It's obvious by now that Cristiano da Matta is exerting a dominance on this group of drivers. Friday was no exception as the Tall Man took the provisional pole. Whether or not this will continue is what makes auto racing such an exciting sport. Of course it won't, but it's a matter of when that magic bubble bursts and who's there to climb into it once it does.

Team Rahal looked very strong out there today, and I'm not saying that just because they invited Deep Throttle to their Media Happy Hour. Jimmy Vasser looks like a great fit with his old friend Bobby Rahal. And, as Robin Miller of ESPN and others have pointed out, Michel Jourdain (he seems to have dropped the Jr. this year) has risen to the occasion.

Everyone in the paddock knows that it took major money for the Mexican to get the Rahal ride. But, instead of coasting, as other rent-a-rides have done at times, Jourdain has shown himself to be a racer in the truest sense of the word, and is bound to be wildly popular with the Long Beach crowd.

Teams, not drivers, can dominate in any series of motor sport, and Atlantics show dominance in two teams – Hylton and Dorricott Racing. Last year, Hylton won the championship with Hoover Orsi. This year, they took provisional pole with Ryan Hunter-Reay (the last name is pronounced "ray"). But, throughout the session, it was mostly the Dorricott triplets tearing through the fast laps.

Luis Diaz, a Mexican racer had some fastest laps. Then Jon Fogarty (who is listed as a rookie even though he ran races last year) had some more. And, Dan Gurney's son, Alex, also had the pole for a time. As a field, this year's Atlantics crop looks much stronger than the dozen or so cars that took the field in last year's Indy Lights series. It will of course take time before Atlantics becomes the support series for open wheel racers.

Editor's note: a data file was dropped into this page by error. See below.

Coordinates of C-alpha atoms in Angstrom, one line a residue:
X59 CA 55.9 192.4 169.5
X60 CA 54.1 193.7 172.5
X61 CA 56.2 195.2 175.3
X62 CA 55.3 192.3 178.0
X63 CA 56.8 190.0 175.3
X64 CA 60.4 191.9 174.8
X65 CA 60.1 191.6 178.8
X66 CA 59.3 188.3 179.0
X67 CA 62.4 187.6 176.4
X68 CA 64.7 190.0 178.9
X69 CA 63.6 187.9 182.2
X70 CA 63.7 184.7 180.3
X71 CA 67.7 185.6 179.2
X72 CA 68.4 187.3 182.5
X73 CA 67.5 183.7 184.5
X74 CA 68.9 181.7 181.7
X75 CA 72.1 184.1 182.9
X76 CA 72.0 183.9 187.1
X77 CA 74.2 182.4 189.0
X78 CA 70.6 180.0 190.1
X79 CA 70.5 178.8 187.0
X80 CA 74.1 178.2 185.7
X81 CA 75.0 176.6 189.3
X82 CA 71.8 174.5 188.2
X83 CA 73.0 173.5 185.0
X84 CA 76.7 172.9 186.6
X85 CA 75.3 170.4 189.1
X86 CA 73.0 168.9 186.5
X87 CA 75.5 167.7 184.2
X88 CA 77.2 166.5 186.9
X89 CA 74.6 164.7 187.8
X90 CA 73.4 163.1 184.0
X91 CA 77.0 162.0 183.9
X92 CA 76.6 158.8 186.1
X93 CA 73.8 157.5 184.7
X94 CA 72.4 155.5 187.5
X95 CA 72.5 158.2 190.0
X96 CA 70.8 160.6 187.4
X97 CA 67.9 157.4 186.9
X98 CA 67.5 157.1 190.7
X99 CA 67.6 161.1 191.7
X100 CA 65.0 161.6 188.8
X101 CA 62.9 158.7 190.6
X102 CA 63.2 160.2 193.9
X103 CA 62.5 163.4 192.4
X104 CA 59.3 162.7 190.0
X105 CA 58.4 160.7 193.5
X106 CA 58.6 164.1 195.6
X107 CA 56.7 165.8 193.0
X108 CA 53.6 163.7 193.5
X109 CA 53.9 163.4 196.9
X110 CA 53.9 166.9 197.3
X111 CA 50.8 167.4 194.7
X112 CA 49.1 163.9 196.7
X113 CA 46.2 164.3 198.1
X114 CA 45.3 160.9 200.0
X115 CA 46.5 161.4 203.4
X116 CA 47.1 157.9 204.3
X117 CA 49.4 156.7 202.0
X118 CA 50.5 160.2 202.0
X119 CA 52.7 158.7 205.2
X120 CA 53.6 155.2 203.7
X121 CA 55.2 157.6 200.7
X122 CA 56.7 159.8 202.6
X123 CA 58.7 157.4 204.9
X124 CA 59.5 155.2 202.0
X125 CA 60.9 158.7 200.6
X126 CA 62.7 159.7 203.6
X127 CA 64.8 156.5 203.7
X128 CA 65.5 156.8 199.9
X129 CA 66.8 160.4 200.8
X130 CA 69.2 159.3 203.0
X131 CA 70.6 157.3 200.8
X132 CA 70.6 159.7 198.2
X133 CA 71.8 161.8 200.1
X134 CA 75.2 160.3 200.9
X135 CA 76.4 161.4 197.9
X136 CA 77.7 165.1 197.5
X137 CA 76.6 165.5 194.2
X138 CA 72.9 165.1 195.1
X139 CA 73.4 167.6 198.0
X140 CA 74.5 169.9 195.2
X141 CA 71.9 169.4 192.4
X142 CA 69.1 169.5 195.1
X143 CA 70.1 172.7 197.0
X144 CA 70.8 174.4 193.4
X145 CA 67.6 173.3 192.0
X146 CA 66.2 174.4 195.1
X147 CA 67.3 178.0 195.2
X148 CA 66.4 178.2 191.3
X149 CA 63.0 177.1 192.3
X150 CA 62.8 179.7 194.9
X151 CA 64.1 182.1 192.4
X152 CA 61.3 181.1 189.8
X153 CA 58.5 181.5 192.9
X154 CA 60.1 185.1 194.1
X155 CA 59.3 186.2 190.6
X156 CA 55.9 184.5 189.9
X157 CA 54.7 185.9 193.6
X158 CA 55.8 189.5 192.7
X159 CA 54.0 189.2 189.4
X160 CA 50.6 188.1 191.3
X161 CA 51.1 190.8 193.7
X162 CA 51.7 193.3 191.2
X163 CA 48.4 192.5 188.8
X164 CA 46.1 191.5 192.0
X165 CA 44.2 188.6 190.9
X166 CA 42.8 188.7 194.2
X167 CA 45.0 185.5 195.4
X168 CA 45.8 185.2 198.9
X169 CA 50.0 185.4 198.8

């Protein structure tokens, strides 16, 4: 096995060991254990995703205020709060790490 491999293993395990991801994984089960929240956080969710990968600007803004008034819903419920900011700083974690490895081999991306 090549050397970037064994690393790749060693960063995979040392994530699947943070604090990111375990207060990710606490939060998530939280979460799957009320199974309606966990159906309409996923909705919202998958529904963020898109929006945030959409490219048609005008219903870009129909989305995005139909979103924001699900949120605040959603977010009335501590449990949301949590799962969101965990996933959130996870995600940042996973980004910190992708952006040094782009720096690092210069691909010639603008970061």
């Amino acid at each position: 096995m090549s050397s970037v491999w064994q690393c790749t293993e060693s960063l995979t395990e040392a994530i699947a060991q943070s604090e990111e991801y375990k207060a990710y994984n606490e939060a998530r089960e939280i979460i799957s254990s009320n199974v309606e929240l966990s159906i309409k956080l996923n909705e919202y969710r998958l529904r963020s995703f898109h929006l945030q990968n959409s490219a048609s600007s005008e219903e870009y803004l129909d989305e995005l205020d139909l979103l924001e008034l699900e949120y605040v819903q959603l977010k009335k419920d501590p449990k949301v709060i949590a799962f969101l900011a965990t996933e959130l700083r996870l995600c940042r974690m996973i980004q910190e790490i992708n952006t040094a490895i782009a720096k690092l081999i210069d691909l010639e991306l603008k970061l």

Speaking of future stars, I saw one yesterday. And, the racer wasn't competing in CART or Atlantics. It was Danica Patrick, and she took the pole in the Pro-Celebrity Race. I'm sure neither Sarah Fisher or Tommy Kendall enjoyed being bested by her, but that's the way it went.

The P-C race will feature the usual mix of soap stars, movie and television personalities, and people with too busy press agents. Saturday's race promises to be entertaining, although I don't know if anything could top my all time favorite pro-celeb race, which was the year that TK and Sir Jack Brabham ran together – it was some time in the late 90s.

Deep Throttle did not spend all their time at the Rahal Happy Hour. Photographer Jeff Davidson was granted that Holy Grail of Press Credentials, a track side clearance, so there should be plenty of great photos all weekend. We found out the credential will get him anywhere but the hot pits, the Pro-Celebrity area, and the Judd-Franchitti motor home.

I settled for less exalted credentials, while providing you with continued coverage throughout the weekend. See ya then!

Copyright © 2002 by Lisa Davidson and Deep Throttle. All Rights Reserved.